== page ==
Being Human: Lav Diaz on "Genus, Pan"
On Hugaw Island, haunted, and perhaps even cursed, by its colonial past, three miners try to journey home on foot after months of back-breaking, exploitative labour. The youngest, Andres, is worn-down from the work and how little money he has to show for it—especially considering he has an ill sister at home who needs support—after being shaken down by the cantankerous elder Baldo, who forces him to pay for having connected him with the job. In the middle of these two is the calm-headed Paolo, who tries to mediate between these men as their jungle trek grows more arduous and their states of mind begin to regress.
In what for filmmaker Lav Diaz is a fairly tight 150-minute running time, Genus, Pan (Lahi, Hayop) is a keenly focused study of the man as animal. With its heart-of-darkness narrative trajectory and and perpetually mounting tensions, Diaz creates a searing portrait of humanity in which true nature boils over. The result is a maddening and even carnivalesque (appropriate as its principal characters used to be in a travelling circus) allegory that exposes secret sins and internalized traumas and how they manifest in our own consciousness. While the political context still looms large here, Genus, Pan finds Diaz broadening his purview from targeting a particular figure, regime, or specific historical moment and looking instead at the fundamental aspects of the human being that make monstrous acts possible. As the film continues, the distinguishing features of the three men melt away. There is no protagonist or antagonist, except that of which exists inside of every character on screen.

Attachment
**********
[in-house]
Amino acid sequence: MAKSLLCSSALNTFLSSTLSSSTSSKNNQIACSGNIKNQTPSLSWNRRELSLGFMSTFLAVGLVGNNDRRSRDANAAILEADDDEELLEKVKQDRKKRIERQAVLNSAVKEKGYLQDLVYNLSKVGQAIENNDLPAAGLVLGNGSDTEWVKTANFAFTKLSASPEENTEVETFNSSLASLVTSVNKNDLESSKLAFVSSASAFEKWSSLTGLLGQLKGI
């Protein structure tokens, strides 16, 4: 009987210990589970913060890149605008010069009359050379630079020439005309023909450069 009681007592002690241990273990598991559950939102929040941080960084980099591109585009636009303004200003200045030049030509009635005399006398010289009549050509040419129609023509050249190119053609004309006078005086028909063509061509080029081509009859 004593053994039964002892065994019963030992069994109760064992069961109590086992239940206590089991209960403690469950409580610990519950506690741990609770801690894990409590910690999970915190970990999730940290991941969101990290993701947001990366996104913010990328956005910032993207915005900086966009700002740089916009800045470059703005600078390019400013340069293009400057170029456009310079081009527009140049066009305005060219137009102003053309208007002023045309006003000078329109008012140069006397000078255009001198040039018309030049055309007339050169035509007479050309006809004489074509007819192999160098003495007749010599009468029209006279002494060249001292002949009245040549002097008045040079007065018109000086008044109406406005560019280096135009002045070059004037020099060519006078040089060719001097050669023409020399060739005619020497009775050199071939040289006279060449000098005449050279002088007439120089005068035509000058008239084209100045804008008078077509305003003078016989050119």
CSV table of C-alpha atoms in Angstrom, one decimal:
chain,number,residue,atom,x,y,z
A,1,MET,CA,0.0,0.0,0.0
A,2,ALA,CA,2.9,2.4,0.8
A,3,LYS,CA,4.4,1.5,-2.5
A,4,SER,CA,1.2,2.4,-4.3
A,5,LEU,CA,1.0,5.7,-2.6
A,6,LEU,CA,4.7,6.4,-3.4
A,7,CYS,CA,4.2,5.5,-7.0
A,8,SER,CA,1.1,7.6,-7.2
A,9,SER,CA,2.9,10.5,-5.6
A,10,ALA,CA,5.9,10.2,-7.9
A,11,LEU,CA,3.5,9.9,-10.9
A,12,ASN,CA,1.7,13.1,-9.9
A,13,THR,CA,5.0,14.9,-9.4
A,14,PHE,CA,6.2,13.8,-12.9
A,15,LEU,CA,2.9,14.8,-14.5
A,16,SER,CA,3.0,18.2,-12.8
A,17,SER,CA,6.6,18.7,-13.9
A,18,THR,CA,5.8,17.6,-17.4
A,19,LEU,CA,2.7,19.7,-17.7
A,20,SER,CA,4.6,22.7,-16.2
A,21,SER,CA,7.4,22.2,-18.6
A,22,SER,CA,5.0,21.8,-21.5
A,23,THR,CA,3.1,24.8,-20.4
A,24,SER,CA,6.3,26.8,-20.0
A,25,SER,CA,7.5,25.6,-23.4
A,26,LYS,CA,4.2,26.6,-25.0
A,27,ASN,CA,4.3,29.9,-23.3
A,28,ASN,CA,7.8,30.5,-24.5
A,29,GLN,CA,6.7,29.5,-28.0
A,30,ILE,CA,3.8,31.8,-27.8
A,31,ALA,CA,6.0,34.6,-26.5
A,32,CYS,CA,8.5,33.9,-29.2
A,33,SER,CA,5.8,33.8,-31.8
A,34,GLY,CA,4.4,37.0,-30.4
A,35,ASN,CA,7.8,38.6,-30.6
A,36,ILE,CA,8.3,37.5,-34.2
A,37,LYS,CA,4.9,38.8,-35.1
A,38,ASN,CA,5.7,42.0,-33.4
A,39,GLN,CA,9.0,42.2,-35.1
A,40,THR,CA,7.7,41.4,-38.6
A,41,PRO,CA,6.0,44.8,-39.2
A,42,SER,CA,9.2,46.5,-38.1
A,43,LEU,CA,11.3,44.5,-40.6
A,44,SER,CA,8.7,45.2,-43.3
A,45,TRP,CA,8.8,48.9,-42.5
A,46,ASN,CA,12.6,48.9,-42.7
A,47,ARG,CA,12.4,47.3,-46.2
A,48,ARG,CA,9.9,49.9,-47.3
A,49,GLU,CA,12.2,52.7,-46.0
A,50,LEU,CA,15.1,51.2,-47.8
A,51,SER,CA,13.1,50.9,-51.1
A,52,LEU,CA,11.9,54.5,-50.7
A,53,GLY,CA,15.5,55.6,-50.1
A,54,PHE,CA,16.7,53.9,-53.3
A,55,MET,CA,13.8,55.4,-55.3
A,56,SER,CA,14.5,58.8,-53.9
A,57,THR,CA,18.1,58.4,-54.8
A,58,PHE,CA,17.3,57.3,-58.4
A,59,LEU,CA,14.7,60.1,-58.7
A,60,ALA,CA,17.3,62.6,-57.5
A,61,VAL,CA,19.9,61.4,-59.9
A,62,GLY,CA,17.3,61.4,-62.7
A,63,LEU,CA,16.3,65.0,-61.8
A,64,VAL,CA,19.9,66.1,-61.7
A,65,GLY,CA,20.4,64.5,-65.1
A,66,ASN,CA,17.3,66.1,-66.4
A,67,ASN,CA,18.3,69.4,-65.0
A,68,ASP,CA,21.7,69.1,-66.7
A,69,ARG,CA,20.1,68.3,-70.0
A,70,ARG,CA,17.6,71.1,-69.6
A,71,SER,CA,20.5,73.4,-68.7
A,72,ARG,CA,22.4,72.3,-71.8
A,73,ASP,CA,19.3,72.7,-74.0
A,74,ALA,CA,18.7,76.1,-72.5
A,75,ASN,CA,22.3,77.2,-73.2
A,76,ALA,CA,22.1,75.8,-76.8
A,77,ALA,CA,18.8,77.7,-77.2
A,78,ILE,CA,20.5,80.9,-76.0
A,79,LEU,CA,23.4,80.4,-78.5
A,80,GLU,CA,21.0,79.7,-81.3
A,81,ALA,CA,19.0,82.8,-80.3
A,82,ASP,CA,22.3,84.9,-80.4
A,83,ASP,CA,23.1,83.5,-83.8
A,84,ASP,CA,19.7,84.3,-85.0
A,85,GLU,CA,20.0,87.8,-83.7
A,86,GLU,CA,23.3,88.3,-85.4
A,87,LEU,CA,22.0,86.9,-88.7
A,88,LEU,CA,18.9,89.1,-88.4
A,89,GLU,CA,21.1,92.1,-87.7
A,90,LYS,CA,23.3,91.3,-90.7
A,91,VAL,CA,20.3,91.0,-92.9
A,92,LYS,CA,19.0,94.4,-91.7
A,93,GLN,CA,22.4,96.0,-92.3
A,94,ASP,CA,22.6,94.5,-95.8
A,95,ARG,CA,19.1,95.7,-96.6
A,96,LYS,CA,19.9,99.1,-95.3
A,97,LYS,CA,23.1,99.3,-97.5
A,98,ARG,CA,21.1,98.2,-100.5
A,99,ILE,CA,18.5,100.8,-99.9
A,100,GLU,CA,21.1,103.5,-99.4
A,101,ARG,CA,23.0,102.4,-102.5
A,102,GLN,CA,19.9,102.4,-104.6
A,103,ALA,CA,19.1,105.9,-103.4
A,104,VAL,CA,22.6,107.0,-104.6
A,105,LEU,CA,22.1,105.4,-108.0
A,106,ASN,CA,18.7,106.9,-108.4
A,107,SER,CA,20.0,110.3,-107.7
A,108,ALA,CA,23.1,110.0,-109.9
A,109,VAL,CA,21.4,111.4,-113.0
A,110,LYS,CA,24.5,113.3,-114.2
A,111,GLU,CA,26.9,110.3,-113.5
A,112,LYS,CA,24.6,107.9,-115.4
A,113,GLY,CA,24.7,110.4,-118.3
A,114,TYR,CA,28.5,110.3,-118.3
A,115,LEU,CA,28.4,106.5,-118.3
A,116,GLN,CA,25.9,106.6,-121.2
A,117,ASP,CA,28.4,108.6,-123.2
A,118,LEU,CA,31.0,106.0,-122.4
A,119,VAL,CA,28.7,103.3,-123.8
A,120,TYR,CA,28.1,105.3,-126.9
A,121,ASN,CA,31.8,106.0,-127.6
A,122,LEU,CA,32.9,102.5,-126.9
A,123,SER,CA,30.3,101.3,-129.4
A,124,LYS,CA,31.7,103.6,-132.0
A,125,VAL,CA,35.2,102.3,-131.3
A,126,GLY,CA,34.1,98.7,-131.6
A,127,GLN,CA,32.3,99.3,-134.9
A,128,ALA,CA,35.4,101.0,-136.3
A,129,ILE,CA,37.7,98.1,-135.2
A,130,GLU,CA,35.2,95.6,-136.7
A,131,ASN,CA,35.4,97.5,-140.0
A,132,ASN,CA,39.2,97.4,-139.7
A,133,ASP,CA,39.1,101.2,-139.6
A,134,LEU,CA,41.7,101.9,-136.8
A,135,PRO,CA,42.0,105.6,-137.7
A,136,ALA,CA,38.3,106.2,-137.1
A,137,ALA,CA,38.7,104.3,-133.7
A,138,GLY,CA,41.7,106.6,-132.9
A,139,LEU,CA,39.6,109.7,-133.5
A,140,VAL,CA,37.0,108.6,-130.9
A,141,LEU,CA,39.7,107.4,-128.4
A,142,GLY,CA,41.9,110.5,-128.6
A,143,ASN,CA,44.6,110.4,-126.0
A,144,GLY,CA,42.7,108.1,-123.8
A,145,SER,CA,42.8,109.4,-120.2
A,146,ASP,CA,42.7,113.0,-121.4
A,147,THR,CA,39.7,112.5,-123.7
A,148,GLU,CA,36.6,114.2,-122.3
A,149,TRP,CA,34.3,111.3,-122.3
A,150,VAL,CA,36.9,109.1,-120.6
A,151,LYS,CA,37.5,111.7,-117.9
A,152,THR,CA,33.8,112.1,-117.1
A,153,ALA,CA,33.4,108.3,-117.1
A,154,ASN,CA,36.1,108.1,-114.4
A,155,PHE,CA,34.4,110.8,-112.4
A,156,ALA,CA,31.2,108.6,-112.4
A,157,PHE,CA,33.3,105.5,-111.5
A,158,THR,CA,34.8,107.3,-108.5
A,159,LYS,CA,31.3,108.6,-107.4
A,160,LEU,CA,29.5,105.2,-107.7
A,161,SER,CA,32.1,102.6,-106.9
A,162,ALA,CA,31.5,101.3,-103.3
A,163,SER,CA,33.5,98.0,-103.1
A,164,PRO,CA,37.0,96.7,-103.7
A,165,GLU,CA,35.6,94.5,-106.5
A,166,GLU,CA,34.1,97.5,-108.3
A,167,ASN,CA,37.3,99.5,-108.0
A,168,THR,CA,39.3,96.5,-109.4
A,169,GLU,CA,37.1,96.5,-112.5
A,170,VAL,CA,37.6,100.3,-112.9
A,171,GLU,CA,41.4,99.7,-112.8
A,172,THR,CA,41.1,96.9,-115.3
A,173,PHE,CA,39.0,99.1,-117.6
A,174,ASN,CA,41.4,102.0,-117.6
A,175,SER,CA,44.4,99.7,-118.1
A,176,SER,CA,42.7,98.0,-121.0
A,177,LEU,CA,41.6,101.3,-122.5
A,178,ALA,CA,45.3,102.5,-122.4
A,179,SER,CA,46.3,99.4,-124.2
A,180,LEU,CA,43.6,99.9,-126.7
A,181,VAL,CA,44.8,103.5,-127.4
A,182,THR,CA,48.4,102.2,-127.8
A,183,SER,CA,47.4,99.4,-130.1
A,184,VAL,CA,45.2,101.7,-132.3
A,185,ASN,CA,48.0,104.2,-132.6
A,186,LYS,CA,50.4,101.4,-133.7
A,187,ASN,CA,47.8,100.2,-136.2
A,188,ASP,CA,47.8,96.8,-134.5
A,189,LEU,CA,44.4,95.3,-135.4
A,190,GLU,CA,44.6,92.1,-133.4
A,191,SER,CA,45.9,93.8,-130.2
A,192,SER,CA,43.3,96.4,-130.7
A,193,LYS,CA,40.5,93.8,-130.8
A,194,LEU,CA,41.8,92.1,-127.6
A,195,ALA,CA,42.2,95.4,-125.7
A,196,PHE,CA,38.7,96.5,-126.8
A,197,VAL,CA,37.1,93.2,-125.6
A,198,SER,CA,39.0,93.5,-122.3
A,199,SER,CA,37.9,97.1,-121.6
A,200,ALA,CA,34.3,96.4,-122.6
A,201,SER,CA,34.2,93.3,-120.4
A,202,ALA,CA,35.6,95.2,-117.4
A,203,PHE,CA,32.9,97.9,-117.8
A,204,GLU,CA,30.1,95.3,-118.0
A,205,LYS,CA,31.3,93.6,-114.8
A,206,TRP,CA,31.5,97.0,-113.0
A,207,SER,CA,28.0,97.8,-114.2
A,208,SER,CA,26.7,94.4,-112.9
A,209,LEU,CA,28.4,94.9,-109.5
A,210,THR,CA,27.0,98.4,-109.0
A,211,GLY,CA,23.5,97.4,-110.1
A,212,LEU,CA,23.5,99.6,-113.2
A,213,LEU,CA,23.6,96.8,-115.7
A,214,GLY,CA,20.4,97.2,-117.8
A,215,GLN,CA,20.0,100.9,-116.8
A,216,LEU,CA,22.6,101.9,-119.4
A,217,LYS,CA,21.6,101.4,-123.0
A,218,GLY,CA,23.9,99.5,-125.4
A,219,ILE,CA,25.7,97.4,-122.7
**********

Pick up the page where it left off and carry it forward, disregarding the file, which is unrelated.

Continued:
Genus, Pan recently had its world premiere at the Venice Film Festival where it won the Best Director prize in the Orizzonti competition. What follows is an interview that took place over email with director Lav Diaz.
Adam Cook: Can you talk about what inspired this story? What is unique to this film that you wanted to explore?
Lav Diaz: I personally know a guy, who, since he was a teenager, works as a prostitute, or popularly called a call boy hereabouts. A mestizo, tall, with a muscled physique, his face angelic and looks so full of innocence, a natural luminous skin, a good dresser, with a very charismatic mien. No woman, young or old, or gay person, young or old, has ever said no to him. They cave in, they give in, they lose their body, souls and everything, and they wholeheartedly provide for him, this despite of his near-moronic intellect, and conversations with him can only go as far as the latest gossips about local romcom celebrities and new shoes. I witnessed two very intelligent gay friends who got into an almost fatal bruising skirmish over him in front of so many other intelligent friends. He knows he has this extraordinary Eros rein and he is using it with primal, predatory and oppressive abandon. He is relentless, without mercy and remorseless.